Stepping Outside the Bubble
November 04, 2020
I’ll venture to say that if you ask someone to describe the advertising industry in a few words, they probably wouldn’t use terms like ‘honest’, ‘representative’ or ‘well-meaning’ (it’s just a hunch). The nature of how the advertising industry operates today carries strands of its various incarnations over the last several decades: from the modernist, Mad Men-style era, replete with catchy radio jingles, to the celebrity-strewn endorsements of the early 90’s to today’s influencer-dominant ethos of selling ‘lifestyles’ rather than products.
The whole thing can be a bit cringe-worthy at times, not to mention that droves of consumers simply don’t see themselves represented in ads, or reflected in new products.
So when a brand-new creative agency got in touch with us at GRIT Toronto asking for help in gaining insights on a new product from a diverse group of Torontonians, we were intrigued — but also a bit skeptical.
However, it was clear from the get-go that this Toronto-based agency, Berners Bowie Lee (BBL), was different. Right off the bat, the founders talked about how advertising was produced in a bubble, where the majority of people are white, male and upper-middle class. And because voices outside of this bubble aren’t really heard, the work that the industry produces often fails to resonate with many sections of the population. BBL wanted to take a different approach, one that is research-focused and evidence-based. They call it ‘Cultural Mapping’ and its objective is to understand why changes are happening in culture by learning from people from various backgrounds, cultures and interests, as opposed to simply learning about them.
BBL’s approach really resonated with us; it was clear from the start that our principles were in alignment. At GRIT Toronto, we’re always urging teams who do user research or product development to engage with diverse audiences. Only by taking a multitude of voices into account can we ensure that products and services reflect the needs of everyone, not just a select few.
BBL had a new client who was also on board with this approach, and in developing a new product for consumers*, they saw the value in getting feedback from a diverse group of Torontonians as part of their research. BBL was looking to bolster their in-house recruitment abilities, and that’s where GRIT stepped in.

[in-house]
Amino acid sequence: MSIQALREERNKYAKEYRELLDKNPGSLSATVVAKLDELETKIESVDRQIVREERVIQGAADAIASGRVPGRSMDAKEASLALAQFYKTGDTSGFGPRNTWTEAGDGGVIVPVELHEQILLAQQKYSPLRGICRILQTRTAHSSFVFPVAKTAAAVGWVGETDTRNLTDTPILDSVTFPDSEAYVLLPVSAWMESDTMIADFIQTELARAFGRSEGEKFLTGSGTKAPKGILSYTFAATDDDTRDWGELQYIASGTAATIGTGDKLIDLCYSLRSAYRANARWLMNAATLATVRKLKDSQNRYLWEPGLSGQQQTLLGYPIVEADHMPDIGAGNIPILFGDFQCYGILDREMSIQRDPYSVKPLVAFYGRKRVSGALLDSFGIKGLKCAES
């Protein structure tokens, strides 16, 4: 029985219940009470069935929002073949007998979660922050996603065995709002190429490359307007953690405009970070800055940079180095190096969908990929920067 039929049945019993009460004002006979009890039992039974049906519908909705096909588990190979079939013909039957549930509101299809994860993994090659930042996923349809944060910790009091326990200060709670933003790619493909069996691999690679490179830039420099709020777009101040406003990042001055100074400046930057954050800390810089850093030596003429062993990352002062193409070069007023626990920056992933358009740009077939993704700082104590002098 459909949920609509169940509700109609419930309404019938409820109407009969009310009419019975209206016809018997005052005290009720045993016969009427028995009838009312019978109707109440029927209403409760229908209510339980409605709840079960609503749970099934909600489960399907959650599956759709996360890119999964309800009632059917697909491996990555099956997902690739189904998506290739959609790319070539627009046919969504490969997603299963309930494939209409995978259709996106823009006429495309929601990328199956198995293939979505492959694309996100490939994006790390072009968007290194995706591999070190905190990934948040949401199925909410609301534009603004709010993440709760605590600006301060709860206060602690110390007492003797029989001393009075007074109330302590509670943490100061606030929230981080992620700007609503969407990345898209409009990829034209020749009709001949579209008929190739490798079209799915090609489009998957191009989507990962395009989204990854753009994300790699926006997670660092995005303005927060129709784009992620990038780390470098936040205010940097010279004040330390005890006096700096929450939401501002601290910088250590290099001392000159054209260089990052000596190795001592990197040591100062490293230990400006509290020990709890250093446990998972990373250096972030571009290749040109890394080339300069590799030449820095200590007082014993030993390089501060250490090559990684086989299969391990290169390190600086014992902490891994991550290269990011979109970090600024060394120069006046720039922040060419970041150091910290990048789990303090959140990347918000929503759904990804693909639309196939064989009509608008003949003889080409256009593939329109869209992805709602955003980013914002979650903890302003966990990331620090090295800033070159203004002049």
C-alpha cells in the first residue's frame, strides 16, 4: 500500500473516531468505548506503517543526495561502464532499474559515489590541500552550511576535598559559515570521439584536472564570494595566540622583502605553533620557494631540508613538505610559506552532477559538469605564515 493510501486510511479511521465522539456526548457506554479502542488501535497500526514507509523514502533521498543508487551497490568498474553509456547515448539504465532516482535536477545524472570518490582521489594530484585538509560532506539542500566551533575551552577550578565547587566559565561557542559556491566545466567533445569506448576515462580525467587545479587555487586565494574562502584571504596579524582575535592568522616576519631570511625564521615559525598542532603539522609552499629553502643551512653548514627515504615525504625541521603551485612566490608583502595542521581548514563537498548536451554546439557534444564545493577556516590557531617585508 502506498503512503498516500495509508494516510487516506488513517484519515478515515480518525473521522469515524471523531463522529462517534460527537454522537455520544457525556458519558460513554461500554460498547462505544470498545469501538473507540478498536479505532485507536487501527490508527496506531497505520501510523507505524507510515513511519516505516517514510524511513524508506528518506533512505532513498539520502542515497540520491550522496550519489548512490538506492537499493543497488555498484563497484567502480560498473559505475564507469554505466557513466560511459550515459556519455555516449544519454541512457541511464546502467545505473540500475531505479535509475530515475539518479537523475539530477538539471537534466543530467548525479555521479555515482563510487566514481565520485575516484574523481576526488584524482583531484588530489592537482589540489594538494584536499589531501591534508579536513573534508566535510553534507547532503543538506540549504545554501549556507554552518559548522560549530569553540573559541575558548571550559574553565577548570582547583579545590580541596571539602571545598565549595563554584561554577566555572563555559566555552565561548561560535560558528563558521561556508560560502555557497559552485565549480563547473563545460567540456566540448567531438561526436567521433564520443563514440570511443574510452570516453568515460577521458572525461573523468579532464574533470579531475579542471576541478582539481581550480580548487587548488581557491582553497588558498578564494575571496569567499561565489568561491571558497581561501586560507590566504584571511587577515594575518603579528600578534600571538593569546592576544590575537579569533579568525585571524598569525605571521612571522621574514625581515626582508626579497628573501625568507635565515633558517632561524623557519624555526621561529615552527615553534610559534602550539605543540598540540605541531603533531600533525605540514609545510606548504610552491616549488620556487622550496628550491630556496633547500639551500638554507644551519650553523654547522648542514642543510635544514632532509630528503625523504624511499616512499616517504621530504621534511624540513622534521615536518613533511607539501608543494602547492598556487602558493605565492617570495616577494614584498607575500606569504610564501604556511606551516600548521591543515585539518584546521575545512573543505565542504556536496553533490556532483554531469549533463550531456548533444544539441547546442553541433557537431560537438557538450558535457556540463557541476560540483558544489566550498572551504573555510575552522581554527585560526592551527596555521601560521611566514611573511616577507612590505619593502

In mid-August, we organized 30-minute, one-on-one virtual sessions with nine participants from our recruitment pool of over 350 Torontonians. Our approach to recruitment was centred on bringing in people who had a range of lived experiences and behaviours related to the subject matter of a new kind of wearable device*, and reflected diversity across many demographic factors.
The GRIT sessions proved to be an important part of BBL’s research on this product, helping to inform both the functionality and design of the device, as well as messaging that resonates with everyday people. BBL was able to better understand how people were thinking and how attitudes and behaviours around the space were changing. Some information that they gathered from the GRIT sessions also disproved some of their initial hypotheses. BBL has used what they have learned to create their client’s brand platform, and guide how they spoke to, and target, existing and new customers.
What we learned
As always, we’d like to share some takeaways from this collaboration:
- We had never worked with a creative agency before, but prior deciding to partner with BBL (or any new client for that matter), we asked ourselves a number of questions to help inform the decision. The most important considerations were: alignment with BBL on mission, values and principles, and how confident we feel in our ability to deliver a positive experience for our participants. (Based on post-participant survey results, we were successful in making people feel comfortable and respected; a total win for us!)
- This collaboration was also a first for us in session length: the BBL sessions were 30 minutes long, whereas we typically conduct or organize 60 minute sessions. Initially, we were hesitant about the researcher having enough time to run qualitative interviews in half an hour, but thanks to effective preparation and a smart flow, the duration worked out very well: participants didn’t feel rushed, and the researcher asked all of the pertinent questions. There was even time at the end to answer participants’ questions, which is something we always encourage.
*We are unable to share more about this due to client confidentiality constraints.